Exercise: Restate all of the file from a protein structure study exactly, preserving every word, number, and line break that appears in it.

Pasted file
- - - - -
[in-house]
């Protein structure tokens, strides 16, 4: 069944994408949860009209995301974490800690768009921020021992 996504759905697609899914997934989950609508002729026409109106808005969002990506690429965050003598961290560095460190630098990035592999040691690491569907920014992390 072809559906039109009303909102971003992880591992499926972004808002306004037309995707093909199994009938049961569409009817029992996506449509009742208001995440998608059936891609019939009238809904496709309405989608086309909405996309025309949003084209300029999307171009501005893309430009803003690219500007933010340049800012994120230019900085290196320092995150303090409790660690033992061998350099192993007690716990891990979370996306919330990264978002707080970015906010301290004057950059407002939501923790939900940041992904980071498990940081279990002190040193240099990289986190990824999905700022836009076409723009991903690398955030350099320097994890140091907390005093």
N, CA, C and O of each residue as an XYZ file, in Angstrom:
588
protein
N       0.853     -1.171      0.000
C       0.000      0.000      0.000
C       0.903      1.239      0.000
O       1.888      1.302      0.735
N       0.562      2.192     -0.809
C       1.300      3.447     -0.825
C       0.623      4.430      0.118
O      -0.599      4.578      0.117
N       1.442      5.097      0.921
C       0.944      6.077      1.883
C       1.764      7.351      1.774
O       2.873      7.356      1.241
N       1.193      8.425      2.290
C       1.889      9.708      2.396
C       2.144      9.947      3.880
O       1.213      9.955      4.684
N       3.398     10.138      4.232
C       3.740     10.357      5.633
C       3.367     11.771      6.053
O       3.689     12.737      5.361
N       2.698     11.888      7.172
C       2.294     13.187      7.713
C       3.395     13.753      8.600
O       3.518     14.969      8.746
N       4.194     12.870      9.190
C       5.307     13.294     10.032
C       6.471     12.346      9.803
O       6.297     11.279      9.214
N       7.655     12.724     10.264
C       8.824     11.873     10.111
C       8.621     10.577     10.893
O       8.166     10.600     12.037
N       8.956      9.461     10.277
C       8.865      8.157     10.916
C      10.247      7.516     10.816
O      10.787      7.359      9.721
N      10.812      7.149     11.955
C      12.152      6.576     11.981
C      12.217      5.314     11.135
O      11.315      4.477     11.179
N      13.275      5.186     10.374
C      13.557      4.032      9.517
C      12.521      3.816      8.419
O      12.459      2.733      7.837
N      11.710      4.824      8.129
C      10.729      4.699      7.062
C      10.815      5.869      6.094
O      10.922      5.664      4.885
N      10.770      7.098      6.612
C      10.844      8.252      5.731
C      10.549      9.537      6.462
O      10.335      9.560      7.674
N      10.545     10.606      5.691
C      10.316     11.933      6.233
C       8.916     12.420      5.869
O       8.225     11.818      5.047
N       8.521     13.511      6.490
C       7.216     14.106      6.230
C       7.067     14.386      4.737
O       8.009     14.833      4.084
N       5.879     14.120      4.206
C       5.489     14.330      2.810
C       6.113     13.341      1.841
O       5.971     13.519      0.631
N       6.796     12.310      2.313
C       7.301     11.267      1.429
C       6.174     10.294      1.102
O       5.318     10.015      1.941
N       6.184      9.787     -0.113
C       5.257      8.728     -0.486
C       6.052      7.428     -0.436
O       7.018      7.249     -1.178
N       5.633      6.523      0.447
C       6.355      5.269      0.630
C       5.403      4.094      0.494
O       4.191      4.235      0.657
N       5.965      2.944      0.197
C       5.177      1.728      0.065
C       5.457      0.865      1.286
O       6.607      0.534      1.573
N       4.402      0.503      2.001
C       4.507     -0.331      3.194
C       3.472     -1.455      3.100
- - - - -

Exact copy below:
[in-house]
């Protein structure tokens, strides 16, 4: 069944994408949860009209995301974490800690768009921020021992 996504759905697609899914997934989950609508002729026409109106808005969002990506690429965050003598961290560095460190630098990035592999040691690491569907920014992390 072809559906039109009303909102971003992880591992499926972004808002306004037309995707093909199994009938049961569409009817029992996506449509009742208001995440998608059936891609019939009238809904496709309405989608086309909405996309025309949003084209300029999307171009501005893309430009803003690219500007933010340049800012994120230019900085290196320092995150303090409790660690033992061998350099192993007690716990891990979370996306919330990264978002707080970015906010301290004057950059407002939501923790939900940041992904980071498990940081279990002190040193240099990289986190990824999905700022836009076409723009991903690398955030350099320097994890140091907390005093």
N, CA, C and O of each residue as an XYZ file, in Angstrom:
588
protein
N       0.853     -1.171      0.000
C       0.000      0.000      0.000
C       0.903      1.239      0.000
O       1.888      1.302      0.735
N       0.562      2.192     -0.809
C       1.300      3.447     -0.825
C       0.623      4.430      0.118
O      -0.599      4.578      0.117
N       1.442      5.097      0.921
C       0.944      6.077      1.883
C       1.764      7.351      1.774
O       2.873      7.356      1.241
N       1.193      8.425      2.290
C       1.889      9.708      2.396
C       2.144      9.947      3.880
O       1.213      9.955      4.684
N       3.398     10.138      4.232
C       3.740     10.357      5.633
C       3.367     11.771      6.053
O       3.689     12.737      5.361
N       2.698     11.888      7.172
C       2.294     13.187      7.713
C       3.395     13.753      8.600
O       3.518     14.969      8.746
N       4.194     12.870      9.190
C       5.307     13.294     10.032
C       6.471     12.346      9.803
O       6.297     11.279      9.214
N       7.655     12.724     10.264
C       8.824     11.873     10.111
C       8.621     10.577     10.893
O       8.166     10.600     12.037
N       8.956      9.461     10.277
C       8.865      8.157     10.916
C      10.247      7.516     10.816
O      10.787      7.359      9.721
N      10.812      7.149     11.955
C      12.152      6.576     11.981
C      12.217      5.314     11.135
O      11.315      4.477     11.179
N      13.275      5.186     10.374
C      13.557      4.032      9.517
C      12.521      3.816      8.419
O      12.459      2.733      7.837
N      11.710      4.824      8.129
C      10.729      4.699      7.062
C      10.815      5.869      6.094
O      10.922      5.664      4.885
N      10.770      7.098      6.612
C      10.844      8.252      5.731
C      10.549      9.537      6.462
O      10.335      9.560      7.674
N      10.545     10.606      5.691
C      10.316     11.933      6.233
C       8.916     12.420      5.869
O       8.225     11.818      5.047
N       8.521     13.511      6.490
C       7.216     14.106      6.230
C       7.067     14.386      4.737
O       8.009     14.833      4.084
N       5.879     14.120      4.206
C       5.489     14.330      2.810
C       6.113     13.341      1.841
O       5.971     13.519      0.631
N       6.796     12.310      2.313
C       7.301     11.267      1.429
C       6.174     10.294      1.102
O       5.318     10.015      1.941
N       6.184      9.787     -0.113
C       5.257      8.728     -0.486
C       6.052      7.428     -0.436
O       7.018      7.249     -1.178
N       5.633      6.523      0.447
C       6.355      5.269      0.630
C       5.403      4.094      0.494
O       4.191      4.235      0.657
N       5.965      2.944      0.197
C       5.177      1.728      0.065
C       5.457      0.865      1.286
O       6.607      0.534      1.573
N       4.402      0.503      2.001
C       4.507     -0.331      3.194
C       3.472     -1.455      3.100